IT IS ONE of the art world's most-gripping mysteries: the dastardly murder of Vincent van Gogh and the ensuing cover-up. The iconic artist's death at age 37 in 1890 is the biggest cold case in the annals of art history. I continue to explore the key questions that Time magazine asked in its Oct. 31, 2011, cover story: "Who killed Vincent van Gogh?" and "Was Van Gogh's death really a suicide?" I am attempting to answer both questions by adding 21st-century forensic analysis to the limited facts of the 19th-century investigation: a description of the wound, medical assessments, and stories of the vigil at Van Gogh's deathbed.
I believe that this new forensic analysis demonstrates the impossibility of Van Gogh self-inflicting his fatal wound--even though the tale that he committed suicide has been widespread and falsely promoted for more than 100 years. Instead, according to my research, he was murdered on July 27, 1890, in the bucolic village of Auvers-sur-Oise, France, 20 miles outside of Paris.
This research is not meant as an academic treatise or dissertation, laden with documentation. Rather, it is an attempt to seek the truth of what really happened on the day Van Gogh was mortally wounded, and to connect all the dots and fill in gaps between them.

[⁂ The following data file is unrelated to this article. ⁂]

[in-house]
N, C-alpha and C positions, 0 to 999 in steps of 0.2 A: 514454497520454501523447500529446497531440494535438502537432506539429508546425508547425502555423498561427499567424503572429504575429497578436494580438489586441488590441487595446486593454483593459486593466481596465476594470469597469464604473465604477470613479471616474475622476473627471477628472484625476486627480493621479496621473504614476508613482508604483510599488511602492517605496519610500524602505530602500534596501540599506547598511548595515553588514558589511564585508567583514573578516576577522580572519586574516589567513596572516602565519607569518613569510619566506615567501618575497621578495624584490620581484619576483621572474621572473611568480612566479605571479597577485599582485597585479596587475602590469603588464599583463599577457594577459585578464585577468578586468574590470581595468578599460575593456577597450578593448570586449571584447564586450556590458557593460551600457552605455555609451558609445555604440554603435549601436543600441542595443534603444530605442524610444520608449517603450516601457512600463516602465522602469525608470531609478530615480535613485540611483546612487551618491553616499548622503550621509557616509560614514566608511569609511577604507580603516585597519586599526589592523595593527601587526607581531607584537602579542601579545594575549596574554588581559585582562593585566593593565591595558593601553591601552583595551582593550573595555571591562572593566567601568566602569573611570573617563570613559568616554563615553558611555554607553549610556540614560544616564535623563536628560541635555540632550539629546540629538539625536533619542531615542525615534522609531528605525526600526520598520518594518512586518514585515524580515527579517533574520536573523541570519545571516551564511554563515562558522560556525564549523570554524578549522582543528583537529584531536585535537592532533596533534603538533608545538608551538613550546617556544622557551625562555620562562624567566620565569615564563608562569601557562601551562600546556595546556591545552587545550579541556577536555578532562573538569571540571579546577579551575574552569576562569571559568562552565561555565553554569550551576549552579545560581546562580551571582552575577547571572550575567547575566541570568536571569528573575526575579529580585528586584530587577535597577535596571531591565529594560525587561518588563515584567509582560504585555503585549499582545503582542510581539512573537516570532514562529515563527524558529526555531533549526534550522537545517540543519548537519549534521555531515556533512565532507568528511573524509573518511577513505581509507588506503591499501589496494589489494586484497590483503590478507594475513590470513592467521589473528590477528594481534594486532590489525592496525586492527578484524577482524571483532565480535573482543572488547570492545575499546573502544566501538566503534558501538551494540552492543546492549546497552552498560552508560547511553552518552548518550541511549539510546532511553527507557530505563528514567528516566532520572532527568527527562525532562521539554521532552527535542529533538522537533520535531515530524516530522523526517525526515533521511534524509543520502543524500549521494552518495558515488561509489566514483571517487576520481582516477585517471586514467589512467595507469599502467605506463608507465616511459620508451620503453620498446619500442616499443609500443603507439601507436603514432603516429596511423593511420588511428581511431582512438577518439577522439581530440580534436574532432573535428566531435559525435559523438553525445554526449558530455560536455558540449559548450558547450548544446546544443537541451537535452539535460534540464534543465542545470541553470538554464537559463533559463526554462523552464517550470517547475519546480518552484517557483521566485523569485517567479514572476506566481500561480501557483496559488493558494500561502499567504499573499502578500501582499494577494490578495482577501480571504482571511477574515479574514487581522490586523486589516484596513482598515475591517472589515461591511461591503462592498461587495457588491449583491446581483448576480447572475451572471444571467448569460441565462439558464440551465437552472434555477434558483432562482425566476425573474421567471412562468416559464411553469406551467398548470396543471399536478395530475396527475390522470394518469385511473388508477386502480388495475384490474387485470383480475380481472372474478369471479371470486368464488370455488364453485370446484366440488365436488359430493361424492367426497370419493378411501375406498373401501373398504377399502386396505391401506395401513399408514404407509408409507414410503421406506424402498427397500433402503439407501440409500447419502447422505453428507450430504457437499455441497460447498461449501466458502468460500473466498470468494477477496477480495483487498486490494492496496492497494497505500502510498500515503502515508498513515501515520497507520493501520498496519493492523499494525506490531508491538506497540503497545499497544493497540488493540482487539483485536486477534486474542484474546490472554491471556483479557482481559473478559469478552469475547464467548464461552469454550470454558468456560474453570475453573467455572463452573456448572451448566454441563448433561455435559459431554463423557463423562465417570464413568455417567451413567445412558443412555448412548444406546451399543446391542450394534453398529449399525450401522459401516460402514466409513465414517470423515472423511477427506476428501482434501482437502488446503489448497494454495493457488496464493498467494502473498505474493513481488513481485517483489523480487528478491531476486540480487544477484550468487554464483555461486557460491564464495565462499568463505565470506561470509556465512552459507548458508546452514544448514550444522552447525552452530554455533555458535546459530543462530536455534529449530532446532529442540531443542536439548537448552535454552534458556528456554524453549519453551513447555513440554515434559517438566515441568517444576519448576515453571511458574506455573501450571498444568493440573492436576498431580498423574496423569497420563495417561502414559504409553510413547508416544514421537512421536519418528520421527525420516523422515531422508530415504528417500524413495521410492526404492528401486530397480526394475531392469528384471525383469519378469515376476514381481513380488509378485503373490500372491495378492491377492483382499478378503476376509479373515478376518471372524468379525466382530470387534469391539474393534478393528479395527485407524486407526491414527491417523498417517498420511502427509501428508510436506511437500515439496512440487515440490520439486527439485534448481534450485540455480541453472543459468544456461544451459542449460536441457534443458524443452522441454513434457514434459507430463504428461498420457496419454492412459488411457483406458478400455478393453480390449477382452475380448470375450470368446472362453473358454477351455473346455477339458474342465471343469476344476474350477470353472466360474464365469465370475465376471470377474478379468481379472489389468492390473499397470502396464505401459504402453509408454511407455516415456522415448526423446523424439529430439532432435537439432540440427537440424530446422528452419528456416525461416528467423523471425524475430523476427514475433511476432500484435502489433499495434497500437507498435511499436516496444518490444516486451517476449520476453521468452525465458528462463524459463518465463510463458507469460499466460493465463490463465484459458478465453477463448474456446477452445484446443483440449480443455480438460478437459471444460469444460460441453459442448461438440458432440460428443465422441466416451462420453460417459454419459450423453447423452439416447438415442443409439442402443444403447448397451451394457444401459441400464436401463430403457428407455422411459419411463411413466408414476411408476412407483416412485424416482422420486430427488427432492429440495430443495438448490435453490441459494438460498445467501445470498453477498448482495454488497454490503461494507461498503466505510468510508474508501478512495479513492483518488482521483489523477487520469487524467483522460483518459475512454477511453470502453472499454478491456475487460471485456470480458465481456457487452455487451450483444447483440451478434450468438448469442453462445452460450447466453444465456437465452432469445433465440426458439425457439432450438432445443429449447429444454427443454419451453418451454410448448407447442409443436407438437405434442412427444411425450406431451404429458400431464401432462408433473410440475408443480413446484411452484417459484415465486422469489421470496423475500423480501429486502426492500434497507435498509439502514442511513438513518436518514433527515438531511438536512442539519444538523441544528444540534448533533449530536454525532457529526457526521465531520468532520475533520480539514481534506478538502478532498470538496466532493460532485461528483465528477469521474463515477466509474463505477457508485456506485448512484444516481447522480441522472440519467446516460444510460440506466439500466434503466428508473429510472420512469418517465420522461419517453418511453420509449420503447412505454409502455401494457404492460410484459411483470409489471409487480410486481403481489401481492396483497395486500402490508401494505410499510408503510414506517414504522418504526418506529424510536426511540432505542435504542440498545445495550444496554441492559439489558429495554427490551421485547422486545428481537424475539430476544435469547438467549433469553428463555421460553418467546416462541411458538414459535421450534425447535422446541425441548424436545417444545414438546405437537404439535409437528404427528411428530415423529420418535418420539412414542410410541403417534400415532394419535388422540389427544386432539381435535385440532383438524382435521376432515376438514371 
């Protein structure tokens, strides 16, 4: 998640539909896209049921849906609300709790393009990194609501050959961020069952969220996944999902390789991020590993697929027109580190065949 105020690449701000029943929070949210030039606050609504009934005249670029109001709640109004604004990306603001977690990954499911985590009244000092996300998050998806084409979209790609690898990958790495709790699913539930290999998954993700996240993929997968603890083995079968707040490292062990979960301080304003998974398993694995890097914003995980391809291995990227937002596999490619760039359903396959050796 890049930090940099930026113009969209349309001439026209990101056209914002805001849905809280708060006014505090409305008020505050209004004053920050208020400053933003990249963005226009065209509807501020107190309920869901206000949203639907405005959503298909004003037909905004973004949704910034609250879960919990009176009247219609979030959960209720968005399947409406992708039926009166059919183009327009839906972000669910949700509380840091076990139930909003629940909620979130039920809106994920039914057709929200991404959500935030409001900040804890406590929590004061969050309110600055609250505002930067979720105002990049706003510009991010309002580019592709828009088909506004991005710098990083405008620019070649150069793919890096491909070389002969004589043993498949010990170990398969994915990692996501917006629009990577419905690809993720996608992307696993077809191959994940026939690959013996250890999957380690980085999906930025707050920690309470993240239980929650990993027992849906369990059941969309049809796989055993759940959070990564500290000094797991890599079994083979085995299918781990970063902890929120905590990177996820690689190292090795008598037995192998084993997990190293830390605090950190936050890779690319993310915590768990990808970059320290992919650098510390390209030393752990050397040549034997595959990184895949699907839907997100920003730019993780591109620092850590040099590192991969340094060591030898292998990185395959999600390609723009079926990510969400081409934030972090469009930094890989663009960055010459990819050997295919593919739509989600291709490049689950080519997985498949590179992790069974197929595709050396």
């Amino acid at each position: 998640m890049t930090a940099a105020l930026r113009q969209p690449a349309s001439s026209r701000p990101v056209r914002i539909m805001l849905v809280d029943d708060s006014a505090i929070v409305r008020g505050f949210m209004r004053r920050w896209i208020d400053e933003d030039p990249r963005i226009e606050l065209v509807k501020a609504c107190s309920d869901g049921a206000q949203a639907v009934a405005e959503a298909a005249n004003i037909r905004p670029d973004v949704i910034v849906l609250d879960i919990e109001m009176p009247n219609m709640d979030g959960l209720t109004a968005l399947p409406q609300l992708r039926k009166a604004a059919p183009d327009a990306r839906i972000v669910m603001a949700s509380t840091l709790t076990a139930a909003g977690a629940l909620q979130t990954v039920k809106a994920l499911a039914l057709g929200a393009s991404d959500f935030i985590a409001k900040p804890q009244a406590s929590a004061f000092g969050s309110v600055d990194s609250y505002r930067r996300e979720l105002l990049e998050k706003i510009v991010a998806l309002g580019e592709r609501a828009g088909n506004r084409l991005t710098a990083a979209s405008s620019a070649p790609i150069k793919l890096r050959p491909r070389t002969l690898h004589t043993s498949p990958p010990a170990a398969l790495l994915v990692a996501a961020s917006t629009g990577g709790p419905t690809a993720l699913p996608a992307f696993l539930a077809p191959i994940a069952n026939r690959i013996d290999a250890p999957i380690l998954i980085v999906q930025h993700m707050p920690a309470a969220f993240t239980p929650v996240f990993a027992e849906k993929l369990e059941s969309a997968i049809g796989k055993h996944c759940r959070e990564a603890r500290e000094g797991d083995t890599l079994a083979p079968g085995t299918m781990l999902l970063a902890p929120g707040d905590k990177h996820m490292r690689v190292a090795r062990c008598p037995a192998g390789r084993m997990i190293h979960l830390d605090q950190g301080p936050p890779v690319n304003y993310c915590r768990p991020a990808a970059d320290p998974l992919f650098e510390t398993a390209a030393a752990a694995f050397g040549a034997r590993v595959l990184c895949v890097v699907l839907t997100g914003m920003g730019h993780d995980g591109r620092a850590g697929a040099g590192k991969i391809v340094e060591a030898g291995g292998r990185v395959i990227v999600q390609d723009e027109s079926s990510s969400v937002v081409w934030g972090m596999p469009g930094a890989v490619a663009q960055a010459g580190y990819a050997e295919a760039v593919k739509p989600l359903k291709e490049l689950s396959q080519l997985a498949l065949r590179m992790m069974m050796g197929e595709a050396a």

I am not an art historian, an artist, a curator, or an art critic. I am not involved with any museum or anyone who owns a Van Gogh painting. I have "no skin in the game," as they say. I do not want to look at Van Gogh's art to try to diagnose his medical problems, determine his mental state, or try to speculate about what actually was going on in his brilliant mind at the time. Trying to understand the mindset of a fascinating historical figure and genius such as Van Gogh is impossible. The literature on Van Gogh is replete with many such attempts made over the years, and no one has yet to succeed.
Rather, I want to unravel the mysteries surrounding his death, investigate it as a probable murder, and try to determine why this icon of 19th-century art was murdered.
When I started the project, I never believed that Van Gogh committed suicide, but I devoted myself to exploring all of the possibilities from the beginning and from every angle. I undertook this research without any bias. However, as I progressed deeper into the circumstances surrounding his death, I became increasingly certain he did not commit suicide, and indeed became sure of this fact once I was able to assess my new forensic...